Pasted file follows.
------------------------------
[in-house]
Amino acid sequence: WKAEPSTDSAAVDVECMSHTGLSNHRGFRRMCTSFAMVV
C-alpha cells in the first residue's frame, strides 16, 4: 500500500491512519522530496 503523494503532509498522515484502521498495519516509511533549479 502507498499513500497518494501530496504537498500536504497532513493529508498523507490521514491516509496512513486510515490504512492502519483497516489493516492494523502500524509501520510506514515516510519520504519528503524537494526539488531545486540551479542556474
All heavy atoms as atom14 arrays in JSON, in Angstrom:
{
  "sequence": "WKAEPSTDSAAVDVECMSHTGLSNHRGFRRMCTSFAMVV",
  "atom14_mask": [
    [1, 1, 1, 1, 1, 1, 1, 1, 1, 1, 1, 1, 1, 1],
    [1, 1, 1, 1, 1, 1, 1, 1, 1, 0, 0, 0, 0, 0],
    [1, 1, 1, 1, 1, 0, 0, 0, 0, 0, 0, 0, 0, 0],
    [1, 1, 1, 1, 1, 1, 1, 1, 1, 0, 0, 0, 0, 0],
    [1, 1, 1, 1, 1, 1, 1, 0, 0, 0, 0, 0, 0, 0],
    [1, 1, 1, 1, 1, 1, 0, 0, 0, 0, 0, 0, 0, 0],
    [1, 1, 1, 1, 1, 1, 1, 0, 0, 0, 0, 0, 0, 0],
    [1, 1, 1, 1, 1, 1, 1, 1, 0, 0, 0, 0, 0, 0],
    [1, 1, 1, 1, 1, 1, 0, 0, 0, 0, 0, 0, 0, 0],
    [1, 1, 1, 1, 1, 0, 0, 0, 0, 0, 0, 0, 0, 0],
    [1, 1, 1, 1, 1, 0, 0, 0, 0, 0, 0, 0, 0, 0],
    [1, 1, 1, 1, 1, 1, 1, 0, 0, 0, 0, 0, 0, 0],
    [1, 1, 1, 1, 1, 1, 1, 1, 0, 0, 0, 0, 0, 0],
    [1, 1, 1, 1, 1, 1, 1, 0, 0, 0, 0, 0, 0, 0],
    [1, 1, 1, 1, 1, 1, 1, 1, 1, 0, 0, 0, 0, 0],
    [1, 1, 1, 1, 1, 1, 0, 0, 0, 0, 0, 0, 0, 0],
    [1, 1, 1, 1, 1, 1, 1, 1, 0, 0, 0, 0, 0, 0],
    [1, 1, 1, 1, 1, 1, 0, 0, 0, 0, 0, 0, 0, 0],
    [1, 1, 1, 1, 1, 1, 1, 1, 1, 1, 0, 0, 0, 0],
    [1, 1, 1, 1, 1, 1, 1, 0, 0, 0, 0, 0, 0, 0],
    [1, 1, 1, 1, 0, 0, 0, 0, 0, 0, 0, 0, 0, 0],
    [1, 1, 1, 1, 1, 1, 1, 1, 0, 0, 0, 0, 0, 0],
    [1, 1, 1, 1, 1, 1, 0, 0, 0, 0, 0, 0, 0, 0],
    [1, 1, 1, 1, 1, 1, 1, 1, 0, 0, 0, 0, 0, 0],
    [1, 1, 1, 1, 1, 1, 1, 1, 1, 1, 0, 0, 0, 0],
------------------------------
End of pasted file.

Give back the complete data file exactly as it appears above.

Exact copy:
[in-house]
Amino acid sequence: WKAEPSTDSAAVDVECMSHTGLSNHRGFRRMCTSFAMVV
C-alpha cells in the first residue's frame, strides 16, 4: 500500500491512519522530496 503523494503532509498522515484502521498495519516509511533549479 502507498499513500497518494501530496504537498500536504497532513493529508498523507490521514491516509496512513486510515490504512492502519483497516489493516492494523502500524509501520510506514515516510519520504519528503524537494526539488531545486540551479542556474
All heavy atoms as atom14 arrays in JSON, in Angstrom:
{
  "sequence": "WKAEPSTDSAAVDVECMSHTGLSNHRGFRRMCTSFAMVV",
  "atom14_mask": [
    [1, 1, 1, 1, 1, 1, 1, 1, 1, 1, 1, 1, 1, 1],
    [1, 1, 1, 1, 1, 1, 1, 1, 1, 0, 0, 0, 0, 0],
    [1, 1, 1, 1, 1, 0, 0, 0, 0, 0, 0, 0, 0, 0],
    [1, 1, 1, 1, 1, 1, 1, 1, 1, 0, 0, 0, 0, 0],
    [1, 1, 1, 1, 1, 1, 1, 0, 0, 0, 0, 0, 0, 0],
    [1, 1, 1, 1, 1, 1, 0, 0, 0, 0, 0, 0, 0, 0],
    [1, 1, 1, 1, 1, 1, 1, 0, 0, 0, 0, 0, 0, 0],
    [1, 1, 1, 1, 1, 1, 1, 1, 0, 0, 0, 0, 0, 0],
    [1, 1, 1, 1, 1, 1, 0, 0, 0, 0, 0, 0, 0, 0],
    [1, 1, 1, 1, 1, 0, 0, 0, 0, 0, 0, 0, 0, 0],
    [1, 1, 1, 1, 1, 0, 0, 0, 0, 0, 0, 0, 0, 0],
    [1, 1, 1, 1, 1, 1, 1, 0, 0, 0, 0, 0, 0, 0],
    [1, 1, 1, 1, 1, 1, 1, 1, 0, 0, 0, 0, 0, 0],
    [1, 1, 1, 1, 1, 1, 1, 0, 0, 0, 0, 0, 0, 0],
    [1, 1, 1, 1, 1, 1, 1, 1, 1, 0, 0, 0, 0, 0],
    [1, 1, 1, 1, 1, 1, 0, 0, 0, 0, 0, 0, 0, 0],
    [1, 1, 1, 1, 1, 1, 1, 1, 0, 0, 0, 0, 0, 0],
    [1, 1, 1, 1, 1, 1, 0, 0, 0, 0, 0, 0, 0, 0],
    [1, 1, 1, 1, 1, 1, 1, 1, 1, 1, 0, 0, 0, 0],
    [1, 1, 1, 1, 1, 1, 1, 0, 0, 0, 0, 0, 0, 0],
    [1, 1, 1, 1, 0, 0, 0, 0, 0, 0, 0, 0, 0, 0],
    [1, 1, 1, 1, 1, 1, 1, 1, 0, 0, 0, 0, 0, 0],
    [1, 1, 1, 1, 1, 1, 0, 0, 0, 0, 0, 0, 0, 0],
    [1, 1, 1, 1, 1, 1, 1, 1, 0, 0, 0, 0, 0, 0],
    [1, 1, 1, 1, 1, 1, 1, 1, 1, 1, 0, 0, 0, 0],